As we begin to emerge from months of quarantine, things won’t snap back to normal overnight. It is important to remain vigilant until health officials give the all clear, and that might not happen for many more months. You will need to decide how to proceed, and everyone will be learning together how to navigate unfamiliar territory.

Here are some things to consider as you venture out:

  1. Keep hand sanitizer (with at least 60% alcohol) and disinfectant wipes on hand, and develop a habit of using them. Keep a stash in your bag and at work. Don’t store in hot vehicle. Wipe down surfaces and items you use frequently at home, in your car, and at work—including door handles, light switches, remotes, phones, keyboards, and mouses. Apply hand sanitizer or wash your hands after touching door handles, elevator buttons, vending machines, screens, and other objects.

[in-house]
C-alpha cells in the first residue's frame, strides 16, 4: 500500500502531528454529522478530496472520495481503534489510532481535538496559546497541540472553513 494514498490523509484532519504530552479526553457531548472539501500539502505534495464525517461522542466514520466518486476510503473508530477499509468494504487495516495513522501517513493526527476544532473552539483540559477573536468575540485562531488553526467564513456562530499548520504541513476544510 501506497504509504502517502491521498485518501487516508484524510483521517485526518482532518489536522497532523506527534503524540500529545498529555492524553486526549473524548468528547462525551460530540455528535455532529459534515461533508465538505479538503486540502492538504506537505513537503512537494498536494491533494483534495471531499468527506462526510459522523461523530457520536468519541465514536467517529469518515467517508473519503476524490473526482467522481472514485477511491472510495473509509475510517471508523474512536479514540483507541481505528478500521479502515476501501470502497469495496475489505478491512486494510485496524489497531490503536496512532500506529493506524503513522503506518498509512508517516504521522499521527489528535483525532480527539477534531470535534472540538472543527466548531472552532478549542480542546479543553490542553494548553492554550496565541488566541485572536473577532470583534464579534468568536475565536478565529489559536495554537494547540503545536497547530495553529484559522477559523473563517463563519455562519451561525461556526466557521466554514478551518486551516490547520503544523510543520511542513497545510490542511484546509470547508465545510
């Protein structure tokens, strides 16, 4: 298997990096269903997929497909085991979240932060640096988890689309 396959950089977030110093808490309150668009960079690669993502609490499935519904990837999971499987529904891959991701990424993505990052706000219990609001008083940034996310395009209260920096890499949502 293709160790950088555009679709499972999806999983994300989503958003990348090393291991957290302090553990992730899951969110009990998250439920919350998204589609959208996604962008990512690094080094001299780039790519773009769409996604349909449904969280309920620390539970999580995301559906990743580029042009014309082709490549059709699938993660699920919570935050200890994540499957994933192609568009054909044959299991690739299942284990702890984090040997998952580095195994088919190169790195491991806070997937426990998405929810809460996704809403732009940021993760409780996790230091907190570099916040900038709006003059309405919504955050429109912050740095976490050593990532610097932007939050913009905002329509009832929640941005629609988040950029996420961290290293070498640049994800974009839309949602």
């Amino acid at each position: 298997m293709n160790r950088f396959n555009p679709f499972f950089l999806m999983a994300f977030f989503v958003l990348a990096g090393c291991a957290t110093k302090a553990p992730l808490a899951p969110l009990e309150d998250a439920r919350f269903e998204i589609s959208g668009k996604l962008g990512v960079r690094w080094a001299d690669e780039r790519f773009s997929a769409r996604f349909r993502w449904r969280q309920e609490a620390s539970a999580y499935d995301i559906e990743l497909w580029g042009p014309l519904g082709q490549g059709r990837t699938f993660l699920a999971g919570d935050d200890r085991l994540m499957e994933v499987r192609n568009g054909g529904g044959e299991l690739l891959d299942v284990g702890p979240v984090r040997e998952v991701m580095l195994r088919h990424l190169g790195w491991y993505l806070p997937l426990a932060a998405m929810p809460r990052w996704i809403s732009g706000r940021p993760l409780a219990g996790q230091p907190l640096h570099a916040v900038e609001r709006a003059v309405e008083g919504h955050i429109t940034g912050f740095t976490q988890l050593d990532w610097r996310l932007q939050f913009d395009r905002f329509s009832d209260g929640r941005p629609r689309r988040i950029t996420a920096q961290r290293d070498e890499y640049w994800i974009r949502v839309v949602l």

2. Decline to shake hands or give high fives. Dr. Anthony Fauci, the director of the National Institute of Allergy and Infectious Diseases and leader of the White House’s fight against COVID-19, wants us to drop these social customs. “I don’t think we should ever shake hands ever again,” Fauci said recently. “We’ve got to break that custom.”
  3. Minimize your use of cash to reduce germ exposure. Most restaurants allow you to order and pay online and pick up curbside or in a drive-thru.
  4. Follow guidelines about when and where to wear a mask. Ensure you wear and remove your mask correctly. CDC advises children under 2 should not wear a mask due to suffocation hazard and because they will touch their faces more.
  5. Teach your children about coughing and sneezing into their elbows, washing hands properly for at least 20 seconds, using hand sanitizer when soap and water are not available, cleaning their personal spaces regularly, and letting you know if they have been around anyone who may be sick.

This article is part of a year-long effort to build skills, increase resiliency, and show what right looks like. To view other prevention tools and tips, read the Prevention in Action monthly newsletter.